As it turns out, I am in the process of working with and developing curriculum as part of my Johns Hopkins program. In my course, we have spent the last month critiquing the four aspects of curriculum (written, taught, assessed, and hidden) to determine if the goals of a specific curriculum align with our hopes for that specific curriculum. In the middle of doing these readings and assignments, I came across two resources that are making me rethink our process and goals.

1) Below is a talk that was given by Sir Ken Robinson at the AERO Conference (Alternative Education Research Organization) at the end of last year. The quote that rang true to me was “A standardized curriculum favors conformity and tests students in a very narrow way.” Throughout the last half of the talk, Sir Ken examines the role of curriculum in our school setting and specifically references the problems with a national and standardized curriculum. He warns that “Standardized curriculum takes the art out of teaching.” I have always been fond of the goals and message that Sir Ken continues to extol. This video is a great addition to his collection, and I highly recommend watching it. In my opinion, this video is a great one to make us think about our school system and the integration of the common core.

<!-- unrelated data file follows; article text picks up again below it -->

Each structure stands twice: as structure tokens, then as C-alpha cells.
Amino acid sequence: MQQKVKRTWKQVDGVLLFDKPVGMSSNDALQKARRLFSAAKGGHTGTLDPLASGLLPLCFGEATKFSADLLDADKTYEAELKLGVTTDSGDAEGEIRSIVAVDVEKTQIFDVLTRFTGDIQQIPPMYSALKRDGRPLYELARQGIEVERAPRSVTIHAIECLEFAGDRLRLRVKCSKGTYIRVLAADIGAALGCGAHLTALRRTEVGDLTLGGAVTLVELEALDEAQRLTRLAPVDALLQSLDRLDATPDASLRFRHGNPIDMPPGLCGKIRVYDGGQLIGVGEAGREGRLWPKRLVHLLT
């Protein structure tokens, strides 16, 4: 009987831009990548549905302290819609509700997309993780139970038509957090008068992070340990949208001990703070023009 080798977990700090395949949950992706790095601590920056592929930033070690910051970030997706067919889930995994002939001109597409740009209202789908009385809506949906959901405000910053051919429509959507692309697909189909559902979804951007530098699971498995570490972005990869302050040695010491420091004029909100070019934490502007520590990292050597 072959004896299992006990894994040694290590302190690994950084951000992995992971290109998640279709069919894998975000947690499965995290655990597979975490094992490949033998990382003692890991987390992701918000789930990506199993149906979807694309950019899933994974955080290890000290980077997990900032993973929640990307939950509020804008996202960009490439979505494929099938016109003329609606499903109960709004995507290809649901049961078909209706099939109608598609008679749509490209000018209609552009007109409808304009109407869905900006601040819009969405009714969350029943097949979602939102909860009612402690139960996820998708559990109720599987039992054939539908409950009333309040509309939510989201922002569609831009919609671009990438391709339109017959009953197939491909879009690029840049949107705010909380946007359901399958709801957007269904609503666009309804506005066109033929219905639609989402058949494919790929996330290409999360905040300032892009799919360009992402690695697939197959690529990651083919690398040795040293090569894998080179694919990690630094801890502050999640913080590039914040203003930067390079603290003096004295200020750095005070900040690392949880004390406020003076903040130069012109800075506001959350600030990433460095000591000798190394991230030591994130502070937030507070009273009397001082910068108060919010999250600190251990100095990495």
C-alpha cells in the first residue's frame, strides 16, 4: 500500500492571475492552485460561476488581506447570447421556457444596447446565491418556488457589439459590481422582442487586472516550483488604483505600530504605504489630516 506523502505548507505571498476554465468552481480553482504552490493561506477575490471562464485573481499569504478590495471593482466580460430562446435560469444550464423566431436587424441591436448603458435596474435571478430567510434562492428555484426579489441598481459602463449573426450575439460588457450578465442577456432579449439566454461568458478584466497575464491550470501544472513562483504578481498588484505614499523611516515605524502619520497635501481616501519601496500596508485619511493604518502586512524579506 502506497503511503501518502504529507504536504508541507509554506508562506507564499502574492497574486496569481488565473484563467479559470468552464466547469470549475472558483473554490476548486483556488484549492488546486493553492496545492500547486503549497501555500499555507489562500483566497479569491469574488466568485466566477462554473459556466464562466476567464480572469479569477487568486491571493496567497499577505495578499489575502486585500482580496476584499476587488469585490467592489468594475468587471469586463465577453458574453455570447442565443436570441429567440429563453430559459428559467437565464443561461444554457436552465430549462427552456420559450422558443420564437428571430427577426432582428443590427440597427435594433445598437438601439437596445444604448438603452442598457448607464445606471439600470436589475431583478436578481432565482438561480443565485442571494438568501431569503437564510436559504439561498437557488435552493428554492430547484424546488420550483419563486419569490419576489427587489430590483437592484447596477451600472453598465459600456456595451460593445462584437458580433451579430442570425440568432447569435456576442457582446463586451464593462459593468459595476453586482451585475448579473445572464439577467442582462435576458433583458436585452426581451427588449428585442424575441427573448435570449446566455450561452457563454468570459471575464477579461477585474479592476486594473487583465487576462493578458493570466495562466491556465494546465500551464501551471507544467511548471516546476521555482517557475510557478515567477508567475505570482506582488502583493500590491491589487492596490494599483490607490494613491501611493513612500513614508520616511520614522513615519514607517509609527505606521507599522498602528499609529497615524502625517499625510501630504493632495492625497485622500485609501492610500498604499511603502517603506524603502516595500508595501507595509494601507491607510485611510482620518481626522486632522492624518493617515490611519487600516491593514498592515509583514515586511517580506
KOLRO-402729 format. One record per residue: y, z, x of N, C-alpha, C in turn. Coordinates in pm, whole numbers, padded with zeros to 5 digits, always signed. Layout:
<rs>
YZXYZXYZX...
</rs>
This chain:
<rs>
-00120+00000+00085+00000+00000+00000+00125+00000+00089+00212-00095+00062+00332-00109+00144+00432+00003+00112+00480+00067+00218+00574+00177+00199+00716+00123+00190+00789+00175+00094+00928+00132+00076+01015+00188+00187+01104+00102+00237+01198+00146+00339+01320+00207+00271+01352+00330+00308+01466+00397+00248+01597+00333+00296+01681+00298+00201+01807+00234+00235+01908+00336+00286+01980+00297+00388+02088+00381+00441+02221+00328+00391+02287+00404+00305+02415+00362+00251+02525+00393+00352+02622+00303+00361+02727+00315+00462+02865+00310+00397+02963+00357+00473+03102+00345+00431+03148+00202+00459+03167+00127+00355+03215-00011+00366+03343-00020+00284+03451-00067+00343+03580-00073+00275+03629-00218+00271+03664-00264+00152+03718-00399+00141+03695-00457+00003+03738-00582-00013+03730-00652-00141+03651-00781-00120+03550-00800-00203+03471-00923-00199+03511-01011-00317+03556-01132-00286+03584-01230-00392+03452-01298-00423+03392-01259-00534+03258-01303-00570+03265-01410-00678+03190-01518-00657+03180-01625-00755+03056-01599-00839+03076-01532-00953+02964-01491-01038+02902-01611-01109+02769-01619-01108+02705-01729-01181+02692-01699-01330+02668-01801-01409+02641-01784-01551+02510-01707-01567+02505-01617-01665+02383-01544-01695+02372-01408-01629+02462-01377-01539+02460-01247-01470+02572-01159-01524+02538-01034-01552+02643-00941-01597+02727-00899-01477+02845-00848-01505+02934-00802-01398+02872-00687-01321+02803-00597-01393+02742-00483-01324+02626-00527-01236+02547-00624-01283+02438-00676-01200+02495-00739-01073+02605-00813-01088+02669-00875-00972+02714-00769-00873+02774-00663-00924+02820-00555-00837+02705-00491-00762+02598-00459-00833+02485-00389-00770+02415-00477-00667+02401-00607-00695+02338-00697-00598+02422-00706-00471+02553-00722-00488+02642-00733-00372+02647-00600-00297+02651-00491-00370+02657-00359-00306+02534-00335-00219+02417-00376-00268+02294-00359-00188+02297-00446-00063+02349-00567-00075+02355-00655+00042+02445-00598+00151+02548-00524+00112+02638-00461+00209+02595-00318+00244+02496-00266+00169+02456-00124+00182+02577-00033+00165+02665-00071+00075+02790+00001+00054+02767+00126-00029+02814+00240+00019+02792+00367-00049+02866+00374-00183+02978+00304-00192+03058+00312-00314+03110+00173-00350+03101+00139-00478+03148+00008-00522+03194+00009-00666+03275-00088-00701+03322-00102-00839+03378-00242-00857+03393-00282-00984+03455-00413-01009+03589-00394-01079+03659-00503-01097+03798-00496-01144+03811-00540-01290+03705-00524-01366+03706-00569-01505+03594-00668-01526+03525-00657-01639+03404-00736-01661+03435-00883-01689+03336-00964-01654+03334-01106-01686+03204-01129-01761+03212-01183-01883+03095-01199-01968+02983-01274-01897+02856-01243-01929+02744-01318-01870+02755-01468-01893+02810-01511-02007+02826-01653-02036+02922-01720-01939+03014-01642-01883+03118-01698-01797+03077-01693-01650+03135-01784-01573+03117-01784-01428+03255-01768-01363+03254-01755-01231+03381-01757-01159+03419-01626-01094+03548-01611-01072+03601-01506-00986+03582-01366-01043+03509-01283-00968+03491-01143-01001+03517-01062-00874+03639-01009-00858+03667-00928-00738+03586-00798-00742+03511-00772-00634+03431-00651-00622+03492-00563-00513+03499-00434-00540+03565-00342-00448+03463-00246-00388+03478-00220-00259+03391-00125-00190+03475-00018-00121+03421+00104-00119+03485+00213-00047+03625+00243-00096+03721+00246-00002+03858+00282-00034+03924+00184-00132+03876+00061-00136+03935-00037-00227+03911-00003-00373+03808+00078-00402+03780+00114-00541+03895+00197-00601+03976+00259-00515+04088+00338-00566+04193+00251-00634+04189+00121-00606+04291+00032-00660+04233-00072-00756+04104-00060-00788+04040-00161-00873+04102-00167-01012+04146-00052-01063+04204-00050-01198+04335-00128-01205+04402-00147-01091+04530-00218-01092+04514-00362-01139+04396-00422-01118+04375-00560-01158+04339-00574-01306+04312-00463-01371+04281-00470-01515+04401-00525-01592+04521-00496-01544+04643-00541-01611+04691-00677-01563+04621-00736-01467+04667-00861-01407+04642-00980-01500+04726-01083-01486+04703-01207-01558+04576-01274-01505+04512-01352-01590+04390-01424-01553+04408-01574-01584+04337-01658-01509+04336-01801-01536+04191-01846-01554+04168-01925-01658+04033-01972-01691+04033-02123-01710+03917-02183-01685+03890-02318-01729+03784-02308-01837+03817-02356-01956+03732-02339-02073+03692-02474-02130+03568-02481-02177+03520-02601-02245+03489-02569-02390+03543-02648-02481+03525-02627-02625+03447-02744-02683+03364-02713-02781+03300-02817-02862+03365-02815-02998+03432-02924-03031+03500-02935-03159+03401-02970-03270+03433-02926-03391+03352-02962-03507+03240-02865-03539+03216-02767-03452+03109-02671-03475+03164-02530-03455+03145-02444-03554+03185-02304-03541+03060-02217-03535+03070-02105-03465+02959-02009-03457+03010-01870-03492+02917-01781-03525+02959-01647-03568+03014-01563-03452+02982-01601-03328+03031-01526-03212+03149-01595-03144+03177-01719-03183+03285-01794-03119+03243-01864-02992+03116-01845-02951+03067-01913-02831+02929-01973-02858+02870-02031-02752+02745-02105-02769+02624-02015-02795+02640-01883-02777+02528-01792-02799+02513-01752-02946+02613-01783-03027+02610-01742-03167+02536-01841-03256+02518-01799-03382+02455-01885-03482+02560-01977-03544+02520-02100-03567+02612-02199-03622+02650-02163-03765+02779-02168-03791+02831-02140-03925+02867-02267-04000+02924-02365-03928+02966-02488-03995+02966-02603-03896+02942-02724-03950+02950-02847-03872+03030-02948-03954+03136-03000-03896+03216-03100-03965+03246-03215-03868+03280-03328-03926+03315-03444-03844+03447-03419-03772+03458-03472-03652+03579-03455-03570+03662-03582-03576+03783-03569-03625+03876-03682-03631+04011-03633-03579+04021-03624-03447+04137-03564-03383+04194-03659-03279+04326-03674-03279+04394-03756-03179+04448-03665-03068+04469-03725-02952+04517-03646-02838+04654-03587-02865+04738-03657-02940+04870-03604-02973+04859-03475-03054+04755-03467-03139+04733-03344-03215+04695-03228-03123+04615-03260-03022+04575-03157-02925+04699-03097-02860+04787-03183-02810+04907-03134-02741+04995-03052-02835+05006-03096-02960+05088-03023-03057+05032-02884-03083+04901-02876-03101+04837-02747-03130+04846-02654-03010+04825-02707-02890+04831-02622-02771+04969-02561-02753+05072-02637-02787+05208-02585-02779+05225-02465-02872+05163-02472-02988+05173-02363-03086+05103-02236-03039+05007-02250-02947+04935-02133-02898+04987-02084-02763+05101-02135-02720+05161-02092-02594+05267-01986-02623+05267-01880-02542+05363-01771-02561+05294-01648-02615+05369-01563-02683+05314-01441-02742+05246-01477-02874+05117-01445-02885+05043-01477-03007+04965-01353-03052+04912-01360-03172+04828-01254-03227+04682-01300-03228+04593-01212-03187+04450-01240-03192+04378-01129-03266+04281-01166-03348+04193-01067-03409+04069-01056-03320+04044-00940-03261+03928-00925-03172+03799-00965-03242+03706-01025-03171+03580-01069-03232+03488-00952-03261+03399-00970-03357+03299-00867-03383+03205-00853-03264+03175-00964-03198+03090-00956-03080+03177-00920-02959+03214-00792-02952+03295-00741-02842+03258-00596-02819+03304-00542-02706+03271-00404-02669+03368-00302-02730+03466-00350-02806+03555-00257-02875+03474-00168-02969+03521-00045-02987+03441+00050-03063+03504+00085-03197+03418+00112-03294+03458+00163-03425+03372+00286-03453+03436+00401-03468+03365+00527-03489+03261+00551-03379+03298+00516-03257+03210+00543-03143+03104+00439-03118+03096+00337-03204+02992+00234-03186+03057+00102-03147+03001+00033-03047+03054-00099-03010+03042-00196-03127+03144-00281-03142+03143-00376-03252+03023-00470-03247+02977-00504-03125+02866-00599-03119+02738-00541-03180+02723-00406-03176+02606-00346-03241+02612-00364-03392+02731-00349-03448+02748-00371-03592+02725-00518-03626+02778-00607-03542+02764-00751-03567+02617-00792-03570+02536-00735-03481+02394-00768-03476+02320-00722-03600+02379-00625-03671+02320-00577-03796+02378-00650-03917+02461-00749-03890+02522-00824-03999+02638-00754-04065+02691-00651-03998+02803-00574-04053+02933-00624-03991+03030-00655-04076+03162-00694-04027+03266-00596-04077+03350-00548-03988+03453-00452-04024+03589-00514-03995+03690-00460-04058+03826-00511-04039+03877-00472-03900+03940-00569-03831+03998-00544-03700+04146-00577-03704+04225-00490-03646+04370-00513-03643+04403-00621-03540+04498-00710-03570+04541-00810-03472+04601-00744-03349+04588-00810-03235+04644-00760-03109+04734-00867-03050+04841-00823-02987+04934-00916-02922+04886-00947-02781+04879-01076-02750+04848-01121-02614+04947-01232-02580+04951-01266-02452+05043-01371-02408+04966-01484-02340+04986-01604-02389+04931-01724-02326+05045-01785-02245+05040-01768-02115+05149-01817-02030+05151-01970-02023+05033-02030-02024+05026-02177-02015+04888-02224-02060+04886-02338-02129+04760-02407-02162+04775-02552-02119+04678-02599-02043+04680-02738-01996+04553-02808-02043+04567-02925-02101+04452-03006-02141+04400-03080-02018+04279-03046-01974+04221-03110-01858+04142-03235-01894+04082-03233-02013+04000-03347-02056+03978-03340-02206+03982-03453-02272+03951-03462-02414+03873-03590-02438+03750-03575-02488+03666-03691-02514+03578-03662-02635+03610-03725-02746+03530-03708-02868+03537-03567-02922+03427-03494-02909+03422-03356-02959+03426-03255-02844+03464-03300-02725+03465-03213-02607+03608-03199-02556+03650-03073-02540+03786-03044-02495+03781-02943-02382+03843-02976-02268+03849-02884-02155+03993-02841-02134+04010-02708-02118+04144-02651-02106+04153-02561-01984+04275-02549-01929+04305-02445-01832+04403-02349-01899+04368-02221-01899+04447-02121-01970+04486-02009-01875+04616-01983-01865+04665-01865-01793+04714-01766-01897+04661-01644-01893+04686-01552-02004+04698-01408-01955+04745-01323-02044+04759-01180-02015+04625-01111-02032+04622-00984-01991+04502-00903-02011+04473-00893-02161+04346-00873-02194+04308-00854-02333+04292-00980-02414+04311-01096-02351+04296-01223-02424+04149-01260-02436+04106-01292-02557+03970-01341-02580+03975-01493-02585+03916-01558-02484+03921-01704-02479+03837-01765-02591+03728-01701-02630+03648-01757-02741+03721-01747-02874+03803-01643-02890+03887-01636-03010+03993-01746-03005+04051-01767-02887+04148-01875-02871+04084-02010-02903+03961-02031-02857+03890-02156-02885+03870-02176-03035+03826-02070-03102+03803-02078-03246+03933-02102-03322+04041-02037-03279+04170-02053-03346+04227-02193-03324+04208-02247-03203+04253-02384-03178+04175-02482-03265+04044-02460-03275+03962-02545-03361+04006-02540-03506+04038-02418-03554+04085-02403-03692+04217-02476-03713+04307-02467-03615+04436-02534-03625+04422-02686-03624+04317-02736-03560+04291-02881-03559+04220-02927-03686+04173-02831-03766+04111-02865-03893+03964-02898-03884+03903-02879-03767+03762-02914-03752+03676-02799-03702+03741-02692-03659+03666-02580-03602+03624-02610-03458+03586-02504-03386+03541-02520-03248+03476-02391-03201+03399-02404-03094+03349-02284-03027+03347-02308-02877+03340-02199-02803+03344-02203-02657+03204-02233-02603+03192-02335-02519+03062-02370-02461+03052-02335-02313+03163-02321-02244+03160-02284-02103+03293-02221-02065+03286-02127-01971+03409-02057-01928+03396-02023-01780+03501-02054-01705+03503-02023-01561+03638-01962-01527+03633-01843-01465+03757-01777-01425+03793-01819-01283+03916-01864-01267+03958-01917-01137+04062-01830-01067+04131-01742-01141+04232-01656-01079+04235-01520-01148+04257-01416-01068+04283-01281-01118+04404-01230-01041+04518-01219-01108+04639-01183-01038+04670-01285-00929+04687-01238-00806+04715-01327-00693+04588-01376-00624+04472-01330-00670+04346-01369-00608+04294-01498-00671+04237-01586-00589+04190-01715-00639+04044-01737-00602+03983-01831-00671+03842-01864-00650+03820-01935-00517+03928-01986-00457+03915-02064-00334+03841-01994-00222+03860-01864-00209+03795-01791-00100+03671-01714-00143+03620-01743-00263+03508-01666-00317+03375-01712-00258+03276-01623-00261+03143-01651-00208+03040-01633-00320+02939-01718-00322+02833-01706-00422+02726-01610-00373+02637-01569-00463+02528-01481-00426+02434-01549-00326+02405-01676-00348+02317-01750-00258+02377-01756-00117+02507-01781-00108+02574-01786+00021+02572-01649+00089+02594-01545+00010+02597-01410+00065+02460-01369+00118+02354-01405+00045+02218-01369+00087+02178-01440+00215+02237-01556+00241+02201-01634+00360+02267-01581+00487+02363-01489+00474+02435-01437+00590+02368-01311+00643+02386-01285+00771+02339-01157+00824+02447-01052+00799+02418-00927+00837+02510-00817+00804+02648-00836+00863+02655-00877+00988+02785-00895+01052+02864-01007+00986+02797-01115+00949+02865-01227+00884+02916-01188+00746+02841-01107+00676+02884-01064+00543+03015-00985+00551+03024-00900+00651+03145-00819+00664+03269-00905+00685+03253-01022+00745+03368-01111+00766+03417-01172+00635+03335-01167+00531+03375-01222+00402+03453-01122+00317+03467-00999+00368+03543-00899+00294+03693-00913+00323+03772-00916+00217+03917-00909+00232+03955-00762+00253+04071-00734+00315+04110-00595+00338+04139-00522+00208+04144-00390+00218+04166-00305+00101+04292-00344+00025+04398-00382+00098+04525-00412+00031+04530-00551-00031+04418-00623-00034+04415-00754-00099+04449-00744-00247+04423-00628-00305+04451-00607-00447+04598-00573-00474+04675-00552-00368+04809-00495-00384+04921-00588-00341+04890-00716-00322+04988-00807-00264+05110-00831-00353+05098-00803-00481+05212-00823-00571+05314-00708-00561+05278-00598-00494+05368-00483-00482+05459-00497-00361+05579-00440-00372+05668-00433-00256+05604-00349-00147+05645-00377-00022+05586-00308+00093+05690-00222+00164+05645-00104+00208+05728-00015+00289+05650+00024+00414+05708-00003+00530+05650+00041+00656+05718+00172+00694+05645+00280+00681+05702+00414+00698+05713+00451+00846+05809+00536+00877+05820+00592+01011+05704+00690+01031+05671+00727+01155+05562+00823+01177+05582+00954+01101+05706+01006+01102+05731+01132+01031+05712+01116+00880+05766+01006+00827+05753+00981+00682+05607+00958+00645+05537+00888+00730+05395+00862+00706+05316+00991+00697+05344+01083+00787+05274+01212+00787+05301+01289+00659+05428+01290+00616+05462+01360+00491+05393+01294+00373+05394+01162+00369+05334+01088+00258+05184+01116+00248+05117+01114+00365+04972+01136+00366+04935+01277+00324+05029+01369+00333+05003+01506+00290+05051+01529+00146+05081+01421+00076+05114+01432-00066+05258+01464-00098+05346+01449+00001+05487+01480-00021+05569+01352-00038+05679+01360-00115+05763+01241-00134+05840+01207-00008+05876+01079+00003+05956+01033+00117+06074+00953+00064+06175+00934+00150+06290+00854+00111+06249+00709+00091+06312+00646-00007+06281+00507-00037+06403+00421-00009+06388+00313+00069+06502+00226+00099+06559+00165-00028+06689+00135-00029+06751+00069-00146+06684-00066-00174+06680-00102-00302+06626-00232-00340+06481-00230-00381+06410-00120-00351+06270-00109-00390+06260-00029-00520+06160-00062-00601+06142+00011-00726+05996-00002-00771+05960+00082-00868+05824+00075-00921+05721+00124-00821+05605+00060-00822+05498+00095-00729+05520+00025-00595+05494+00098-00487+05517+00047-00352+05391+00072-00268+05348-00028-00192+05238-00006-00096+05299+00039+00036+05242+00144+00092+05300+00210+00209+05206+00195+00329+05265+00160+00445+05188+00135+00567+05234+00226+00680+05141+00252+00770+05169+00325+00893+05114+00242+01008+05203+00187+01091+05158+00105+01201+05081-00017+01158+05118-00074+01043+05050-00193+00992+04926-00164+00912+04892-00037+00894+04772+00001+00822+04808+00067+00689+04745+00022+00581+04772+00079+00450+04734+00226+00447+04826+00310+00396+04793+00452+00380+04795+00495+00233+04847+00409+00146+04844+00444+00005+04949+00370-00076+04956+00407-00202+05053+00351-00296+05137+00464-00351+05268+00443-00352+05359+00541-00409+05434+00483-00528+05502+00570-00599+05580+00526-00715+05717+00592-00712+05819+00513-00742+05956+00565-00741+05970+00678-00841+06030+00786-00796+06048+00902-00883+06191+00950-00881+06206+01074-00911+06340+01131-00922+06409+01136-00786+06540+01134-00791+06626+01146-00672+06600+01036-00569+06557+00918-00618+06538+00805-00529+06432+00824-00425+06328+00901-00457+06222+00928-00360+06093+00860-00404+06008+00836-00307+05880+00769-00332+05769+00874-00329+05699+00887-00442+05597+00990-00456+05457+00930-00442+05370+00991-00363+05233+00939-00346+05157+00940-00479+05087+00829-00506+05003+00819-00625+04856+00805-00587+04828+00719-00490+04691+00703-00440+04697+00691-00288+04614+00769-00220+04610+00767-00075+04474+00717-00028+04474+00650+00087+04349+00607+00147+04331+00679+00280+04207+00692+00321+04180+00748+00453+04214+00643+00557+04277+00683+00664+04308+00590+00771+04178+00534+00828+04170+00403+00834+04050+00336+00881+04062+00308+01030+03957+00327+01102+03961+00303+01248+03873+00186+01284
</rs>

2) The second resource I happened to run across was a shared to me through twitter, and it rings true as we modify our school and district curriculum. This article (which can be found here) is a great representation of the struggles that face any type of innovation including in schools. In one of my assignments, I had to talk about the plans and implementation schemes that exist in my school and district around curriculum integration. I consider DPS to be a progressive district and I am in a school with Innovation Status, yet some of the methods that are outlined in this article are abundantly apparent in both organizations.

Now that I look back on the institutionalized curriculum at my school, I see a lot of missteps and errors. It is my opinion that the merits of a given curriculum really are the sum of its distinctive parts. In light of the integration of the Common Core, it is more important to me that we look at the Hidden and Taught Curriculum within the Common Core and use those parts to assess the whole. If it is an excuse to force teachers to teach the same things in the same way, we are definitely narrowing our focus (as Sir Ken warns). Uniformity and conformity are not the hidden morals that I want my students to find in my courses! I want my students to learn how to be unique and imaginative. If we look at the items in common between the Harvard Article and the AERO talk, it is easy to see that the same thing that stifles creativity and innovation in the corporate world will stifle innovation, imagination, and creativity in the classroom.